One foolish mistake on social media can haunt a person for years. All it takes is one insensitive tweet, a misinterpreted picture on Facebook, or an unguarded moment captured on Snapchat.
Think I’m exaggerating?
A recent article in The New York Times profiled people whose lives have been derailed because of something they posted to social media.
There’s the example of 30-year-old public relations consultant Justine Sacco, who sent out a racially insensitive tweet to her 170 followers before boarding a flight to South Africa.
After her comment was retweeted by a well-known tech blogger to his 15,000 followers, people became outraged. The hashtag #HasJustineLandedYet trended worldwide on Twitter as people awaited her reaction.
And before her flight had even landed, Justine had been fired from her job.
It should go without saying that we should be teaching our children to imitate Christ in all their behavior (Ephesians 5:1). Our ultimate goal isn’t to teach our kids to not post imprudent things online. We want them to be Christ-followers and to be wise to the wickedness of the world. We want them to embrace what is right and pure and lovely (Philippians 4:8).
But for so many of us, the road to a sincere, fruit-producing faith can be filled with potholes, peer pressure and bad judgment calls. And because a mistake made online has the tendency to be amplified, what might have been once handled privately is now broadcast to a watching world.
What’s a parent to do? Our counselors suggest a three-point approach:
1. Teach your children the value of a good reputation. Proverbs 22:1 says, “A good name is to be chosen rather than great riches” – and that’s especially true in this digital age.
2. Be involved in your child’s Internet use. As parents, we need to repeatedly talk with our children about online dangers and instill in them a sense of awareness that there can be serious consequences to what they post online.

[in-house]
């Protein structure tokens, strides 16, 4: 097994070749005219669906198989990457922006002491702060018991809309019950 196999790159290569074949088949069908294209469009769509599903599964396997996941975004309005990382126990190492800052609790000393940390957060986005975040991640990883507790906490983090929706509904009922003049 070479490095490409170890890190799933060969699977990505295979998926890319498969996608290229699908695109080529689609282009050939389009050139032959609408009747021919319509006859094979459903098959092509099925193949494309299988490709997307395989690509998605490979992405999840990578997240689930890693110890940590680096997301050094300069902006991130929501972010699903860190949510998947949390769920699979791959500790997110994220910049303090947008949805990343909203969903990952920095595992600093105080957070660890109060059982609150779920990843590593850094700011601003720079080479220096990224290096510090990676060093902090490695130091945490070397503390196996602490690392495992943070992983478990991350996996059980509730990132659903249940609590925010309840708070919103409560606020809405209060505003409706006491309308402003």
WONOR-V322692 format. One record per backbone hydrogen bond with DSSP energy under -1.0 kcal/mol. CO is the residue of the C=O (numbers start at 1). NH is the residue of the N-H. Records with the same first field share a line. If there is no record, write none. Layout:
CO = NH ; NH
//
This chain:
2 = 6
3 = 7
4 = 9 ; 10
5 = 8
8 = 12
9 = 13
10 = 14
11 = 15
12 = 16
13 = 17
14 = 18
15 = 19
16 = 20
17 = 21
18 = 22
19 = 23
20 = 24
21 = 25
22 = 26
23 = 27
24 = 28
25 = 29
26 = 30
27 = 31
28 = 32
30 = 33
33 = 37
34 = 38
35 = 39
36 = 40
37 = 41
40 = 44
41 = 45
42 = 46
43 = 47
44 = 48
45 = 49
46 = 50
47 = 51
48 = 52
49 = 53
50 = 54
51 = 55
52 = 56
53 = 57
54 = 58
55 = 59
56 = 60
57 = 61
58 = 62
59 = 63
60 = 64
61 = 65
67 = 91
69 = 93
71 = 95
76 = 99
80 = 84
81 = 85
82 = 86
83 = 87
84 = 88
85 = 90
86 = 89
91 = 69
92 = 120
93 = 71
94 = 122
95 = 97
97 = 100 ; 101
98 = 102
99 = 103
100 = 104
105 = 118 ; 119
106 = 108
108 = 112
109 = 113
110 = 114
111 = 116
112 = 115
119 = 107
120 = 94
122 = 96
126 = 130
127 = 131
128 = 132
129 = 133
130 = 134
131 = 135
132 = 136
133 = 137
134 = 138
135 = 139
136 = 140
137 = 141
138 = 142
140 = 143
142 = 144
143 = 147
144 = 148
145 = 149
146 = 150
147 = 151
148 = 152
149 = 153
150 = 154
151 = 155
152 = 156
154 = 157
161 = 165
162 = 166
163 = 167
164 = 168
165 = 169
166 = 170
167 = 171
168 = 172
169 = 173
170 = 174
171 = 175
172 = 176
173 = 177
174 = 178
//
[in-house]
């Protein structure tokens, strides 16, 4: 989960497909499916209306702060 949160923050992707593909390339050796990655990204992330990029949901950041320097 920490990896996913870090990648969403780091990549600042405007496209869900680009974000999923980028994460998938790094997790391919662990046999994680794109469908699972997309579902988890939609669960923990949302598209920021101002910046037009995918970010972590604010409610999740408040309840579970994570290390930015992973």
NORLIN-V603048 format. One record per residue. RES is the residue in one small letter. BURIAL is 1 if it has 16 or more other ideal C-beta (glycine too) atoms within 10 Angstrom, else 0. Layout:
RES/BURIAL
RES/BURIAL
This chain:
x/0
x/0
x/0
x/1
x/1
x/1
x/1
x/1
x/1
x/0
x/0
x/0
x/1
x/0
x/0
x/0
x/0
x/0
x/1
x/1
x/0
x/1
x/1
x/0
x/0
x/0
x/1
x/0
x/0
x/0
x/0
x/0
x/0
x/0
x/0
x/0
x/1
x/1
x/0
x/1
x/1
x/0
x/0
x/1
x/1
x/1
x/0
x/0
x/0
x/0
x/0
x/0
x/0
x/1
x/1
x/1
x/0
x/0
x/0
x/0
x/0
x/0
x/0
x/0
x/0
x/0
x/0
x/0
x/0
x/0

We should also go beyond issuing warnings, though. Parents should set common-sense boundaries around online time. Consider installing filters that will block objectionable content. Begin talking at an early age about discernment. Finally, moms and dads need to know what social networks their kids are a part of. You might even want to require knowing their password, especially in the case of a younger teen.
3. Pray constantly for your children’s spiritual walk. As I alluded to earlier, our children’s outward expressions are a reflection of their hearts. The only way they can live out the fruit of the Spirit – love, kindness, goodness, gentleness, self-control, and so on – will be if they’re actively walking with Jesus Christ. And while parents can influence and encourage their children’s walk, in the end, we can’t live out their faith for them. That’s why it’s so important we constantly pray for our children and rely on God’s grace.
If you want to learn more, read our “Tech Support for Parents” series on our website. And as always, if you want to speak with one of our Family Help Specialists, you can call us at 1-800-A-FAMILY